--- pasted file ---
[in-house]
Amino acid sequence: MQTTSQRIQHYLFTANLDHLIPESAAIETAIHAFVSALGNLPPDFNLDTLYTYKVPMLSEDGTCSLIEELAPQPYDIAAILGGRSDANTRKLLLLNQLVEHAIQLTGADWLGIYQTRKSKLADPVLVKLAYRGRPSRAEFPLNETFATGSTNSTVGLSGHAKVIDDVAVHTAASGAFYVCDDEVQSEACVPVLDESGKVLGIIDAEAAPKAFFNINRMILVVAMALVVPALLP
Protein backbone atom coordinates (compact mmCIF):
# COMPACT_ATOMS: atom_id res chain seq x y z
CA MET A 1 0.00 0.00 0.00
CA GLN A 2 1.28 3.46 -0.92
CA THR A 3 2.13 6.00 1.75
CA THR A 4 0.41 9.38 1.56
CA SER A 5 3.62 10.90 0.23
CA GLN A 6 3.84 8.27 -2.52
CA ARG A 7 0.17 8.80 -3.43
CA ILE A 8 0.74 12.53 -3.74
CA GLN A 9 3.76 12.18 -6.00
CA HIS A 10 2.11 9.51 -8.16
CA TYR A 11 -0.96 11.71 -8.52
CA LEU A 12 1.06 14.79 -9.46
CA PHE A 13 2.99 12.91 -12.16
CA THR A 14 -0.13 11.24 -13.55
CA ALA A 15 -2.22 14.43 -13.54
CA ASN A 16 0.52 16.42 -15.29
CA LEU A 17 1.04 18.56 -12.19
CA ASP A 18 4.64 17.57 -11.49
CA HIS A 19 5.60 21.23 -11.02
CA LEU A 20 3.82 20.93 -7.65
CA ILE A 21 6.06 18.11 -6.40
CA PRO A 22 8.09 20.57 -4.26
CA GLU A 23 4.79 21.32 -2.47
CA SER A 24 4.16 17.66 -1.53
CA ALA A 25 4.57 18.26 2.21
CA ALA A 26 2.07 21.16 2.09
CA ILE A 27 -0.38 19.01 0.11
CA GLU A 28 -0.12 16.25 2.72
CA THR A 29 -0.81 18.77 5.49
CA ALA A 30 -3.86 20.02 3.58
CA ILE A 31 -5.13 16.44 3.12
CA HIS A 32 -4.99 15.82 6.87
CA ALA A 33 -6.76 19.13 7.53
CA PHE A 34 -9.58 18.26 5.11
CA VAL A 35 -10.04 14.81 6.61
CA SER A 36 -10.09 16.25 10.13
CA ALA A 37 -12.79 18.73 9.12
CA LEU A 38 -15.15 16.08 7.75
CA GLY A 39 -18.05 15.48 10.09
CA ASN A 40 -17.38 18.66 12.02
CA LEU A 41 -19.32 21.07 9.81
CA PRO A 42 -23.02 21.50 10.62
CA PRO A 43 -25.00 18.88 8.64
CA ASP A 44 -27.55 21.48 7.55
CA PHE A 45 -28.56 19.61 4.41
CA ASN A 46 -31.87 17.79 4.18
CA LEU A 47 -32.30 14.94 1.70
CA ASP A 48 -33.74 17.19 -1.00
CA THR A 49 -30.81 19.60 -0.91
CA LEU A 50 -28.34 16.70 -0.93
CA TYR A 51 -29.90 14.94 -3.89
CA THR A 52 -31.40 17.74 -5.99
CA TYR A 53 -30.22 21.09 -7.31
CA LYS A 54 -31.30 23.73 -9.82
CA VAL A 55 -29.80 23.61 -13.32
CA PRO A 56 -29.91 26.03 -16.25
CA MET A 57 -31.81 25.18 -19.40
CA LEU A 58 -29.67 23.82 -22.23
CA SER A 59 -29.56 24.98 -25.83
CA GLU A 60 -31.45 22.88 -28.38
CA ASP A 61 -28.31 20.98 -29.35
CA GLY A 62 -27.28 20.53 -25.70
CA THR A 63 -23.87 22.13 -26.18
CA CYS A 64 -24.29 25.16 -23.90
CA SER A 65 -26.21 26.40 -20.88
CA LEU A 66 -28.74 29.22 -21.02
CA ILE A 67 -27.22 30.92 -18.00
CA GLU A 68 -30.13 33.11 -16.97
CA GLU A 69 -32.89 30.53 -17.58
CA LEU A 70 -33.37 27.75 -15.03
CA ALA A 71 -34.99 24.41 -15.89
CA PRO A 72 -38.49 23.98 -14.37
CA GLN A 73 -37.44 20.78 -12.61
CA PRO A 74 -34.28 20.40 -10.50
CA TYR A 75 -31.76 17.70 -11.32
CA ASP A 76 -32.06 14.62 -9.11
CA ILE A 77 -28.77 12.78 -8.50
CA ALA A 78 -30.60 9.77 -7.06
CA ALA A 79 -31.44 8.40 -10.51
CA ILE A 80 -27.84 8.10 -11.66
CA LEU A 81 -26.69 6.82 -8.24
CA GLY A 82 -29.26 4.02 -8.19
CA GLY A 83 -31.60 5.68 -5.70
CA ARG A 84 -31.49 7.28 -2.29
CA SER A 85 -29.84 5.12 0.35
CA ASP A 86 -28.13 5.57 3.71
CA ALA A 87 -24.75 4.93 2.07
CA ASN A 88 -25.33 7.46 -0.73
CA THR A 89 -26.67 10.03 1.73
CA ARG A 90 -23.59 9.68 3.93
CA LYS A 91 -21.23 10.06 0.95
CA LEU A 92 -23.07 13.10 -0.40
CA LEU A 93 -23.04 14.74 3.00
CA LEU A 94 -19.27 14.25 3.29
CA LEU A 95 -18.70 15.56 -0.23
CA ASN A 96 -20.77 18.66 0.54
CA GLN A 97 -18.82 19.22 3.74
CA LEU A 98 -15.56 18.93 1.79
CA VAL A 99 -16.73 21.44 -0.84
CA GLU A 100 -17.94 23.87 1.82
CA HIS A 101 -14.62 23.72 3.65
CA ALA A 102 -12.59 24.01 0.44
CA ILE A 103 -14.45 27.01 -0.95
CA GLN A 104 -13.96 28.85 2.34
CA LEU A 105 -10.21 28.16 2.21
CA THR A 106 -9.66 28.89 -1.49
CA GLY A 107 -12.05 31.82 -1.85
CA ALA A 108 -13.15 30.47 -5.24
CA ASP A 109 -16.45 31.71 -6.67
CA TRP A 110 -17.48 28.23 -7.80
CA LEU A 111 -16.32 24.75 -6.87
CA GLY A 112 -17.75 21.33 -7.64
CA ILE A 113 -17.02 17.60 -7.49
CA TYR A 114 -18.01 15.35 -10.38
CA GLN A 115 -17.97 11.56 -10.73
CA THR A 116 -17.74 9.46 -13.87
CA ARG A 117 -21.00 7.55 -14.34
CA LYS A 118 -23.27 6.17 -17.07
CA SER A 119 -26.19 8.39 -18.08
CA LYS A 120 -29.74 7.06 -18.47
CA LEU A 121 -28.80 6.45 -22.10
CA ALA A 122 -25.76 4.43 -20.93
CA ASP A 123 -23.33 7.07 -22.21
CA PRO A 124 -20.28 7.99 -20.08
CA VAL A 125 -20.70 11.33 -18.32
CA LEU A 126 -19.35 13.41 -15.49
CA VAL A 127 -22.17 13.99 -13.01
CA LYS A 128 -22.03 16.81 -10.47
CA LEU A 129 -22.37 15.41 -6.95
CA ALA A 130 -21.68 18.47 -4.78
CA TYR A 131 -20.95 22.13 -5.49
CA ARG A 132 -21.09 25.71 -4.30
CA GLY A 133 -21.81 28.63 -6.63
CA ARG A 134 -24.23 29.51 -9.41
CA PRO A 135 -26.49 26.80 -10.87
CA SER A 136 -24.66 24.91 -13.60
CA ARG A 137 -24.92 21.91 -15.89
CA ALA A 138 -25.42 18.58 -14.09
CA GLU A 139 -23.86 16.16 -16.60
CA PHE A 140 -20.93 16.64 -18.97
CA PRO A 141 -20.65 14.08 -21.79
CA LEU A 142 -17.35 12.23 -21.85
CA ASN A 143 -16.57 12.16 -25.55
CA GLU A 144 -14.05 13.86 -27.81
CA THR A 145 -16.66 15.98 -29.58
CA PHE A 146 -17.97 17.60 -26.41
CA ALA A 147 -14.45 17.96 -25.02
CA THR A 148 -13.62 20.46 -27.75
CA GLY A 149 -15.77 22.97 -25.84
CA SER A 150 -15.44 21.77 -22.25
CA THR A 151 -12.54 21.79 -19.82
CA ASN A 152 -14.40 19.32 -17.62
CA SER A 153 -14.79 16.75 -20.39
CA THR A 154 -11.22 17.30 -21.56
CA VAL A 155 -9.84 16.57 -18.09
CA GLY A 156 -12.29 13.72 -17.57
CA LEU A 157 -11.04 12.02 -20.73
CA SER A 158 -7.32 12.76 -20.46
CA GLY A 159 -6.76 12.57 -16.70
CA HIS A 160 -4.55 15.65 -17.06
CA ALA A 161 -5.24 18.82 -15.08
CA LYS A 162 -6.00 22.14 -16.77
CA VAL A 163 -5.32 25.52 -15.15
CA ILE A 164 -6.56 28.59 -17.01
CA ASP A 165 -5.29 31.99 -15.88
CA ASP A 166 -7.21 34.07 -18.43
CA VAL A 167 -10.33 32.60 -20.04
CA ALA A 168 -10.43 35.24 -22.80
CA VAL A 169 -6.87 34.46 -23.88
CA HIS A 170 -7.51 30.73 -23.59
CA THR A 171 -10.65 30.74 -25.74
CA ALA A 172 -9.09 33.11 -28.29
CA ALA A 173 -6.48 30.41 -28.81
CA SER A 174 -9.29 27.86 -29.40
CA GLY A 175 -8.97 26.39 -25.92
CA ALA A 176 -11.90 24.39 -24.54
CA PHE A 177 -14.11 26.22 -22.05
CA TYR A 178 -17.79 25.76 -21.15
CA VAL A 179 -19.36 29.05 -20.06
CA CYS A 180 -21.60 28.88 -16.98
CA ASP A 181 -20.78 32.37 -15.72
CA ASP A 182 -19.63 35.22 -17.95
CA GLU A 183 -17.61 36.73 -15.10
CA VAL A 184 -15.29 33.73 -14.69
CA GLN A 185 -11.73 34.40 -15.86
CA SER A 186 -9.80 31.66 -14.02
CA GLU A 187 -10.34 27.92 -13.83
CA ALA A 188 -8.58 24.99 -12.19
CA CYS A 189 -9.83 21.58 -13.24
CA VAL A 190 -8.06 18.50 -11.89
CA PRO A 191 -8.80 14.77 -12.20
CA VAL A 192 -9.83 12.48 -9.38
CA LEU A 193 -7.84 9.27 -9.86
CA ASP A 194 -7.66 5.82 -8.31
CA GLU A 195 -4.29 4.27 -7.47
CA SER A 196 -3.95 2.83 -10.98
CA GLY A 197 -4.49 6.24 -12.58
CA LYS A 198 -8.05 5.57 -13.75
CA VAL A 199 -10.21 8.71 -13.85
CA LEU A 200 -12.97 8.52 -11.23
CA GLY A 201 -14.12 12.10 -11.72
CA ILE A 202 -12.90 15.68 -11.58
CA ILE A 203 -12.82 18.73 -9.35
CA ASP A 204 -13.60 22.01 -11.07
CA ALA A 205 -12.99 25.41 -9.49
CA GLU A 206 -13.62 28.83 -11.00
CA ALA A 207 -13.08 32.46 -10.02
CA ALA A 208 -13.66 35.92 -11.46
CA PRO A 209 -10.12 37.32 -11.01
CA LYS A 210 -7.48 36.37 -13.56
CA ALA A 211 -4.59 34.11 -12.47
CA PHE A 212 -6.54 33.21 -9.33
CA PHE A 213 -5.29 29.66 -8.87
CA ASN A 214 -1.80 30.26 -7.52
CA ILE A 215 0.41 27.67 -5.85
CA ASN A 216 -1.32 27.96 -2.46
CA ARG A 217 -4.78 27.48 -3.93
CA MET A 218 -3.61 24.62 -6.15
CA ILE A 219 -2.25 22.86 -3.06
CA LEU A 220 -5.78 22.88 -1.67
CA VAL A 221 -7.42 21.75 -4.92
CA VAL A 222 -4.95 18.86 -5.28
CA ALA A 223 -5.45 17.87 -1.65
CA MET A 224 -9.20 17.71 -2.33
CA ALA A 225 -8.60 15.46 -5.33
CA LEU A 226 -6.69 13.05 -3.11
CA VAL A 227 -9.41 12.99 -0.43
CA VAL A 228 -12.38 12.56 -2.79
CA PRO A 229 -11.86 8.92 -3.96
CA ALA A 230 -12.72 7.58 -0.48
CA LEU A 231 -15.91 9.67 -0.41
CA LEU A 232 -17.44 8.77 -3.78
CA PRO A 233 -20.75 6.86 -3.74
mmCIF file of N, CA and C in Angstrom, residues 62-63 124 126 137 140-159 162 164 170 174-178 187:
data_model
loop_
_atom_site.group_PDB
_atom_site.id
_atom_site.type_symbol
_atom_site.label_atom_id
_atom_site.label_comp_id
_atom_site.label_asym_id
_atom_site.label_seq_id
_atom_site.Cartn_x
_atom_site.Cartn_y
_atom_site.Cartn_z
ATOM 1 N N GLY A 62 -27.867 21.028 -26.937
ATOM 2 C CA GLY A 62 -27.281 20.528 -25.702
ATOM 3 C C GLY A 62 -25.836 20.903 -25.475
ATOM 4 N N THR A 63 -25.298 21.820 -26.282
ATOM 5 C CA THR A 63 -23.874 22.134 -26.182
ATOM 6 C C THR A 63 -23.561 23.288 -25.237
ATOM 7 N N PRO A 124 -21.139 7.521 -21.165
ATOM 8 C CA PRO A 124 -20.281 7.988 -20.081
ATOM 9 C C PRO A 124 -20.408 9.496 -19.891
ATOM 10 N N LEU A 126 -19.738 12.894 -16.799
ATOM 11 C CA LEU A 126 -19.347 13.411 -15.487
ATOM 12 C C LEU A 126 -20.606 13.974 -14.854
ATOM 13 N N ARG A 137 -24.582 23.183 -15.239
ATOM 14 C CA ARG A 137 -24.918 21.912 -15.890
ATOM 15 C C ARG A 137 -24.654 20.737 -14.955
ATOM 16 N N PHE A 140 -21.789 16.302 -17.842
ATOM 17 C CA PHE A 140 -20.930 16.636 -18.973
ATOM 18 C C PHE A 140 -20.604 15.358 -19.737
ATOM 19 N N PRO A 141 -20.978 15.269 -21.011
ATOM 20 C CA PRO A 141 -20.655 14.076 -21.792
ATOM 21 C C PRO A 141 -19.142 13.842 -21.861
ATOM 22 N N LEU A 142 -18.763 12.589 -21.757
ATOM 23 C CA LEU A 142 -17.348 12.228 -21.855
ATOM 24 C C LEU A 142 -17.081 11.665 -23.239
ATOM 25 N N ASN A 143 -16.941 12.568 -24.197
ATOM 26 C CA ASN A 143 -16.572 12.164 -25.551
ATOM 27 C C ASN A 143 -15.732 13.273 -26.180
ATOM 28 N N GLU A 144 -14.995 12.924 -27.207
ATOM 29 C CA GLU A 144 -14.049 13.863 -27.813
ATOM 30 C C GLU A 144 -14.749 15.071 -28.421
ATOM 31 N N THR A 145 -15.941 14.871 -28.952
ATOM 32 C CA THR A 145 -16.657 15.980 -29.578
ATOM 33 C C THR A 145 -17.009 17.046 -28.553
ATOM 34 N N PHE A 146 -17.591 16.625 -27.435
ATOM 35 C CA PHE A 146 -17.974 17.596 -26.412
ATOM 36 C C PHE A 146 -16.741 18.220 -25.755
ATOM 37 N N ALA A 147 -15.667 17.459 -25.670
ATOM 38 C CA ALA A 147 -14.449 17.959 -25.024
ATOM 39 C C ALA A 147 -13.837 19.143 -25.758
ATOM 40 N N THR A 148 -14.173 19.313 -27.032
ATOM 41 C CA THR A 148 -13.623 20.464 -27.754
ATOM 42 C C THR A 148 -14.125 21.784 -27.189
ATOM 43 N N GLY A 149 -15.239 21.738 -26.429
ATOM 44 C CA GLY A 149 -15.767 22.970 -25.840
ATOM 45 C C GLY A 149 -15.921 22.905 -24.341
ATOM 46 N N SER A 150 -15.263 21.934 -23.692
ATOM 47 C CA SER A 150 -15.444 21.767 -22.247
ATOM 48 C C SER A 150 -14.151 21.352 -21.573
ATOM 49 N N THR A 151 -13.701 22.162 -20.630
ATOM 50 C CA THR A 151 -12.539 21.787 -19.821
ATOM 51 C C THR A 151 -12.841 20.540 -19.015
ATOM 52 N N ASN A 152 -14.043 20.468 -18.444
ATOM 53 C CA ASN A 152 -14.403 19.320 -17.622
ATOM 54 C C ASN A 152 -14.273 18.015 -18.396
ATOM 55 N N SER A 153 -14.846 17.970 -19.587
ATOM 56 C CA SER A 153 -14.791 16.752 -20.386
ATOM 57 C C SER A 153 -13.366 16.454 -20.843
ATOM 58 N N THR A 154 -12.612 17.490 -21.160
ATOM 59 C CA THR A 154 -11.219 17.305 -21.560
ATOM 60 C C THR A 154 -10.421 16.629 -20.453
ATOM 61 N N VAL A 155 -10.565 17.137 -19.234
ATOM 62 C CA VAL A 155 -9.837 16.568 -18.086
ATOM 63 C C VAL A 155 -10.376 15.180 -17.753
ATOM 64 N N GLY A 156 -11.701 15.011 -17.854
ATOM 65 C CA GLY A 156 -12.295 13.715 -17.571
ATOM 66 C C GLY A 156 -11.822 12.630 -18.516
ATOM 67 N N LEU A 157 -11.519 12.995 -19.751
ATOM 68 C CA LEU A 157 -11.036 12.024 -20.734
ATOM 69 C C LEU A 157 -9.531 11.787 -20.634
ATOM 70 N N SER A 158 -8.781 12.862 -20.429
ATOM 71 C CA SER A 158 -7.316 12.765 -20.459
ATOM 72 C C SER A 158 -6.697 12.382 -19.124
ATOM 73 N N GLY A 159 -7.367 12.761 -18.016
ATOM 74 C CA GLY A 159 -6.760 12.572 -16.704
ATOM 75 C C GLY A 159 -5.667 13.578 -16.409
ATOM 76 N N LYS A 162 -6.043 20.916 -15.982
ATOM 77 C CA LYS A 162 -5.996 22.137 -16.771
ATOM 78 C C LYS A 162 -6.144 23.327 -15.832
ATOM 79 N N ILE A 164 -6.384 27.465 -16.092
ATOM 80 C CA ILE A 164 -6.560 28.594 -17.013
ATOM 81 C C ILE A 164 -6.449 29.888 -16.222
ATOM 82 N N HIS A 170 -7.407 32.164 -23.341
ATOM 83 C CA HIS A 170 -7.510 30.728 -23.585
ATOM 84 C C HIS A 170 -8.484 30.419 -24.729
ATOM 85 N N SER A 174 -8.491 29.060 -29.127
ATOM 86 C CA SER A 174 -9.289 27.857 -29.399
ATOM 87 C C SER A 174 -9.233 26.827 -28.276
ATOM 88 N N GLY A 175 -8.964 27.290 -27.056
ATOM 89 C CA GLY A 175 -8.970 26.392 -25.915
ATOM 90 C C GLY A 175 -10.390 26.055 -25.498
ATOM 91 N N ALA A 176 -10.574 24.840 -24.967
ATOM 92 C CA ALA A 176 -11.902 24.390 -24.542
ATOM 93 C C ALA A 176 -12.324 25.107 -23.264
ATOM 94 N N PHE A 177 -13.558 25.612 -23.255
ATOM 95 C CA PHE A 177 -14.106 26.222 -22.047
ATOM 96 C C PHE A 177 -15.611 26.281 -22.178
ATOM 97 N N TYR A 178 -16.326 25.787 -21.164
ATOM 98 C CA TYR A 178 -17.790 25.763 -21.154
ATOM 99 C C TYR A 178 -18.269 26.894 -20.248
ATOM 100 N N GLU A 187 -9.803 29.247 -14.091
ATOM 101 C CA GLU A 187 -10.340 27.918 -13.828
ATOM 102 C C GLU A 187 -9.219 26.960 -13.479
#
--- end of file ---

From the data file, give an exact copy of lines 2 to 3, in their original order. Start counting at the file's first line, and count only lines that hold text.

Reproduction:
Amino acid sequence: MQTTSQRIQHYLFTANLDHLIPESAAIETAIHAFVSALGNLPPDFNLDTLYTYKVPMLSEDGTCSLIEELAPQPYDIAAILGGRSDANTRKLLLLNQLVEHAIQLTGADWLGIYQTRKSKLADPVLVKLAYRGRPSRAEFPLNETFATGSTNSTVGLSGHAKVIDDVAVHTAASGAFYVCDDEVQSEACVPVLDESGKVLGIIDAEAAPKAFFNINRMILVVAMALVVPALLP
Protein backbone atom coordinates (compact mmCIF):